Here’s a case study documenting Bridge Ahead’s phase one support in action. In pre-pandemic times, the Eugene, Oregon-based Jordan Schnitzer Museum of Art (JSMUA) convened the Madres Club, a program that brought together 20 mothers and children whose first language is Spanish to work on art activities. COVID-19 forced the museum to halt in-person gatherings. Virtual meetings were off the table, too, as many participants lacked laptops, computers and reliable internet access.

The museum purchased and distributed arts materials and tablets with Bridge Ahead funding and virtually reactivated the Madres Club, reducing barriers to participation during a time of social isolation.

With museums gradually reopening across the country, Bridge Ahead has been rolling out phase two support over the summer. “This might involve funds for marketing and engagement to let communities know they’re reopening,” Provost said, and “giving them a certain level of comfort around protocol for reopening safely.” Partners are using funding to put decals on the floors for proper social distancing and install plexiglass screens for staff at museum entrances.

Bridge Ahead plans to kick off its national outreach effort this fall. “We’re buying in local regions and major metropolitan areas,” Provost said, reminding people that their local museums are open again. This effort will find Art Bridges providing a marketing and communication toolkit for its partners so they can effectively spread the word.

Provost also told me that partner museums have been asking for help in reaching diverse audiences. Looking ahead, Art Bridges will ramp up efforts to “move the needle on issues around diversity, equity, and inclusion” at regional partner museums.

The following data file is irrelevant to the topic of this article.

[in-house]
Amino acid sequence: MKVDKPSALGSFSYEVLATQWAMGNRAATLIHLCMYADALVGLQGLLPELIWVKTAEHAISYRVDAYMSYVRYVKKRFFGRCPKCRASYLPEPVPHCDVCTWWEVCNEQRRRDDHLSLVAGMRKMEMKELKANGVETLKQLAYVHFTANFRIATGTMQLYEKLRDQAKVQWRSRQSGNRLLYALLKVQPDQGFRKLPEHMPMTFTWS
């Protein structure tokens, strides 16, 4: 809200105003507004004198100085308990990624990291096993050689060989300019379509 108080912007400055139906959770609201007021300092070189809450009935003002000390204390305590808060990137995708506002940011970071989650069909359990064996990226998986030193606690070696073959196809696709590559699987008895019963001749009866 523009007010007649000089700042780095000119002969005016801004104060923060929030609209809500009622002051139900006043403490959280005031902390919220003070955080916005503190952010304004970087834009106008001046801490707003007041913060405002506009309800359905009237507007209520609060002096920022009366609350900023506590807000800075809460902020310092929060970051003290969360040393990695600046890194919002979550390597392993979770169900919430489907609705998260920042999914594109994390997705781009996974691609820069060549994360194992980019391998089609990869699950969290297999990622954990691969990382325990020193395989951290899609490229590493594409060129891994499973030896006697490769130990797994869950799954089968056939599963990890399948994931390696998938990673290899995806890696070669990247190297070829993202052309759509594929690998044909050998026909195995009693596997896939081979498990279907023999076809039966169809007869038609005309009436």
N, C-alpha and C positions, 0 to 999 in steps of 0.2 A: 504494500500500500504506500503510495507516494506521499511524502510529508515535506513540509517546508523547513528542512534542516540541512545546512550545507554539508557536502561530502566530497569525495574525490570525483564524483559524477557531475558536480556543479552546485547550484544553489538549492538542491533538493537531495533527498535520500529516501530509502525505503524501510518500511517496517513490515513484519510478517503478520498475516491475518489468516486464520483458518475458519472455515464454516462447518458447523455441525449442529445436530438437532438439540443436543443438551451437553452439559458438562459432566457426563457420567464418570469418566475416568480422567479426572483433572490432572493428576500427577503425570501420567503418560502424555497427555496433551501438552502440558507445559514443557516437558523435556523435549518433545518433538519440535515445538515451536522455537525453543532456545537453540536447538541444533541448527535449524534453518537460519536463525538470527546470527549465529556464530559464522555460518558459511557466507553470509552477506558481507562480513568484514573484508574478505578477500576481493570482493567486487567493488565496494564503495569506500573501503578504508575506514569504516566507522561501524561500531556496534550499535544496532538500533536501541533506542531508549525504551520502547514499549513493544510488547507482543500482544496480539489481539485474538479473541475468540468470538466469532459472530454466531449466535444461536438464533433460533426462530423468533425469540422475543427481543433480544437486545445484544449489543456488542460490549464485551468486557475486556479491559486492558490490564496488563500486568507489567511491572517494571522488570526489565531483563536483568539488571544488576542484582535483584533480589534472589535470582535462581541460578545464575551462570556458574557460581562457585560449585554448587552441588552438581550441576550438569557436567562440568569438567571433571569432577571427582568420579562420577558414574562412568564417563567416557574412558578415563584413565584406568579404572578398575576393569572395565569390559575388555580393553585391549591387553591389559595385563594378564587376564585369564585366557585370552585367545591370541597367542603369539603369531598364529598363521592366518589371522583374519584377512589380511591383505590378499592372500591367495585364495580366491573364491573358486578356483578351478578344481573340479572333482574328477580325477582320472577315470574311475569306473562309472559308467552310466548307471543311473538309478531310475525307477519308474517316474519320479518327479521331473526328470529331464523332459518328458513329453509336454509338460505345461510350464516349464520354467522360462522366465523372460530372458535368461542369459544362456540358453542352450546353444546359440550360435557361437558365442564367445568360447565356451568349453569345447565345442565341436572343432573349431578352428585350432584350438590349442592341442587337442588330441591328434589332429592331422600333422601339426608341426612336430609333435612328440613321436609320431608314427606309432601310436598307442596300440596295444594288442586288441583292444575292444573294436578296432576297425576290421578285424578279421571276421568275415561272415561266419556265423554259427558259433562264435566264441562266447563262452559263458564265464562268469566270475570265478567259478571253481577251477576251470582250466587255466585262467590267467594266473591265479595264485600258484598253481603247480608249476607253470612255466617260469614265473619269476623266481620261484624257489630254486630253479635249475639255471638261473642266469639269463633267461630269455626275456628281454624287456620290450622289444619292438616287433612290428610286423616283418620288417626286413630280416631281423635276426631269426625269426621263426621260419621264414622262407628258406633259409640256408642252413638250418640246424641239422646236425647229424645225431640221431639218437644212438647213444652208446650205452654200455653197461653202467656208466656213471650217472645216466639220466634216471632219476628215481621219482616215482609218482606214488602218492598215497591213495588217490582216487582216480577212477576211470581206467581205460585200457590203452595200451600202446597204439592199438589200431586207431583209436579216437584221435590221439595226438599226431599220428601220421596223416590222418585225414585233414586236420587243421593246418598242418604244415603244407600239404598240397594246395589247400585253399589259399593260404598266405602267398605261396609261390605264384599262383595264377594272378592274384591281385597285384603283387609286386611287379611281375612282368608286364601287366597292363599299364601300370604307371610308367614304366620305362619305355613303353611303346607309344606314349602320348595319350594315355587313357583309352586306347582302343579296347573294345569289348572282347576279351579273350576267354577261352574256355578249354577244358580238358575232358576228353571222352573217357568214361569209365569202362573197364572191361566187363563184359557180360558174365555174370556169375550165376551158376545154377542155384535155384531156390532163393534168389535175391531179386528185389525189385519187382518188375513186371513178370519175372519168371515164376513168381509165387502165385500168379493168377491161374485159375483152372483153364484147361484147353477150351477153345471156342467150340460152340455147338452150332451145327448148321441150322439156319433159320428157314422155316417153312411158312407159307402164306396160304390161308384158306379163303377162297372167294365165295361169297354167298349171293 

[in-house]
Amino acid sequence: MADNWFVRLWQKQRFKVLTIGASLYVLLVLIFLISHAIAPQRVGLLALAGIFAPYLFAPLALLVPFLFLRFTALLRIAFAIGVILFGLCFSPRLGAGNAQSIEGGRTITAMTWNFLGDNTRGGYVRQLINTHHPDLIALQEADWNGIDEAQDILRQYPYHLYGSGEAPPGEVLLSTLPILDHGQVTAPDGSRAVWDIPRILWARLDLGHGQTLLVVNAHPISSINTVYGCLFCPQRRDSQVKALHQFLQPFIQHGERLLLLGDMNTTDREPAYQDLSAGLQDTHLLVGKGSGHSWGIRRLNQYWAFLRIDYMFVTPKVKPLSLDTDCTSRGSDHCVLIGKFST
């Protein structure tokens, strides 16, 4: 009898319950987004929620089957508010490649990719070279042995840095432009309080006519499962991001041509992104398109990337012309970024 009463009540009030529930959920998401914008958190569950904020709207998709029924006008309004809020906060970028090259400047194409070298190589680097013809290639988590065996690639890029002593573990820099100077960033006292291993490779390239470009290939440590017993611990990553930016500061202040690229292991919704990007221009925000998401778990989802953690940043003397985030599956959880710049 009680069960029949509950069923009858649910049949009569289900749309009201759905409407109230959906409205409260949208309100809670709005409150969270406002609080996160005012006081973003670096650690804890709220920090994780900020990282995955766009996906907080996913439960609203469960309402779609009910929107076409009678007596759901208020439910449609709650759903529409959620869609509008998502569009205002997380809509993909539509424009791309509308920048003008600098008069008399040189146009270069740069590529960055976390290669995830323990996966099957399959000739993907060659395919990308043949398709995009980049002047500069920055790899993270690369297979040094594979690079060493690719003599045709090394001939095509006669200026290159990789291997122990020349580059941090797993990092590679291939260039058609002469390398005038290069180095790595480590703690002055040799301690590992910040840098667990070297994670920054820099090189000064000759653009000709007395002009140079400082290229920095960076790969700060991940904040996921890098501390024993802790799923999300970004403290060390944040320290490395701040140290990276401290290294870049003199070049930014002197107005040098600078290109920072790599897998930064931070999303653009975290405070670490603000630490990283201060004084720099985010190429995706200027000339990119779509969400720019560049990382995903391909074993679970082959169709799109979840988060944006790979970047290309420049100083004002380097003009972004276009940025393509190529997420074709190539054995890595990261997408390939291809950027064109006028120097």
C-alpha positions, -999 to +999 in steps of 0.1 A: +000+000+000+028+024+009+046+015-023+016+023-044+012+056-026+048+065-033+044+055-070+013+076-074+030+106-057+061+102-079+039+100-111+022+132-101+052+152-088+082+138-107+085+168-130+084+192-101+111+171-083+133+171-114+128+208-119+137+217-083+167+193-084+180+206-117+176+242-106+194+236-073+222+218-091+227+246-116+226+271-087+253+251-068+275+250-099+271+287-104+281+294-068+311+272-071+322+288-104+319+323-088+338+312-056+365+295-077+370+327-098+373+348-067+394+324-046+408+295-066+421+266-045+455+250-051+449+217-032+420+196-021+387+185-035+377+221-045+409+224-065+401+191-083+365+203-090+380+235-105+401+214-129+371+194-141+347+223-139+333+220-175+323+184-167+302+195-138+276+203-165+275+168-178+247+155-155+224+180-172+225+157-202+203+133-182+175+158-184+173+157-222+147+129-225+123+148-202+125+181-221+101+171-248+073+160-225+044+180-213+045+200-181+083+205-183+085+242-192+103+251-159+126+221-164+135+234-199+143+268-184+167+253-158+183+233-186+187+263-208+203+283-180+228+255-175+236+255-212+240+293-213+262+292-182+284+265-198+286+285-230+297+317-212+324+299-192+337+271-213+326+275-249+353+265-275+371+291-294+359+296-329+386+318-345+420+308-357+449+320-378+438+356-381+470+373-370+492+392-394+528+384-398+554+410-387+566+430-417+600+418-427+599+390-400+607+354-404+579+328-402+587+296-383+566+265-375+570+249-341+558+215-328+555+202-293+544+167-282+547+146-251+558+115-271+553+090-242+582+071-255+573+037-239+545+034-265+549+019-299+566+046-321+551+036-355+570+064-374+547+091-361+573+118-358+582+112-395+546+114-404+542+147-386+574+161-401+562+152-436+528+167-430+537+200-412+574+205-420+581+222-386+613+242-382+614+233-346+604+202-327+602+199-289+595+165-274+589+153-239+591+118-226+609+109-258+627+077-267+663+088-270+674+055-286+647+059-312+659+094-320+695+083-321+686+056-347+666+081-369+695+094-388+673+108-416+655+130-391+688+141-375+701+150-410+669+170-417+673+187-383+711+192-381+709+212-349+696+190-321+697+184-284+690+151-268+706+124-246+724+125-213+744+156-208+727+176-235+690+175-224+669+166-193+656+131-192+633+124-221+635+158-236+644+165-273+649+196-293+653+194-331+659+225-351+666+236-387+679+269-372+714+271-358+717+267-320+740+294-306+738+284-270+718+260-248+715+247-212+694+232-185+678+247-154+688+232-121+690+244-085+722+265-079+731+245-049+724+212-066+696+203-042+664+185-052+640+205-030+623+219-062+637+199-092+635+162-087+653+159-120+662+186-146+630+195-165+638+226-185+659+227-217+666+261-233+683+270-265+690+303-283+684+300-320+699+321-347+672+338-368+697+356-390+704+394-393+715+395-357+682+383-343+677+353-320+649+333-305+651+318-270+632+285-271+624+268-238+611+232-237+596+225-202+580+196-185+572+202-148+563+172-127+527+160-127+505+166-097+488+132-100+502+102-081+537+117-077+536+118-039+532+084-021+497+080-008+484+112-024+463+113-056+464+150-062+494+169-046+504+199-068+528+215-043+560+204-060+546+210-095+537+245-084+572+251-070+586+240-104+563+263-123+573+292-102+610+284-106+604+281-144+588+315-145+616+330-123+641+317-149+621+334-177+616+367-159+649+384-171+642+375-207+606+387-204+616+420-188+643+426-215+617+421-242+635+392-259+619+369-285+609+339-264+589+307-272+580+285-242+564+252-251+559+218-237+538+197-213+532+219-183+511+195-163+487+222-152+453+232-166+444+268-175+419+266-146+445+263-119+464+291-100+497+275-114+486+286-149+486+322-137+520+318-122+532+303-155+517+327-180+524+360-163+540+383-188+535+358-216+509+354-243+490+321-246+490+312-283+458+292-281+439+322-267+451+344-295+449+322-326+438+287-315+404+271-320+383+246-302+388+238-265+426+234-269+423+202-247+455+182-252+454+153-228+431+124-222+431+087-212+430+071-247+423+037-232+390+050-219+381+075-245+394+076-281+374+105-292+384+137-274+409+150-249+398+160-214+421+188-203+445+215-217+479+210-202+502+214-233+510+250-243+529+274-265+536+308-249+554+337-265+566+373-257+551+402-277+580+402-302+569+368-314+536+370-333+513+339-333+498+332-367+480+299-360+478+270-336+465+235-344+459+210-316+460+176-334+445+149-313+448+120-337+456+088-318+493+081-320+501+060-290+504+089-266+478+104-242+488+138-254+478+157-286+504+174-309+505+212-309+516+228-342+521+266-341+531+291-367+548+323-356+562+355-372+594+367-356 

An Antidote to “High-Class Hoarding”

As noted, the Art Bridges Foundation partners with metropolitan institutions like the Philadelphia Museum of Art and the Los Angeles Contemporary Museum of Art. Provost and his team allocated a portion of Bridge Ahead funding for some of these museums. This may sound strange on the surface. After all, some of these institutions have “access to the deepest pockets on the planet through their donor bases, leaving less-well-endowed organizations to reap public support,” says Laura Raicovich, the former director of the Queens Museum. But it speaks to Art Bridges’ unique funding model, which engages with museums large and small.

My chat with Provost reminded me that the debate around the “haves” and the “have nots” in the museum world needn’t be a zero-sum game. “Our vision of expanding access to art is based on our regional partners,” he said, “but we can’t get that done without support and cooperation from our partners in major metropolitan areas” that have artwork to lend. For instance, the Smithsonian Museum of American Art collaborates on shows with the Boise Art Museum and the Whatcom Museum in Bellingham, Washington.

And make no mistake: Institutions have plenty of artwork to lend. Widewall’s Angie Kordic reported that 5% of museum collections go on display at any time. In a piece praising Art Bridge’s “art populism,” National Review’s Brian T. Allen wrote, “I think it’s a shame that established big-city museums in New York, Boston, Chicago and Philadelphia sit on thousands of objects they don’t have room to display, or interest in using. It’s high-class hoarding.”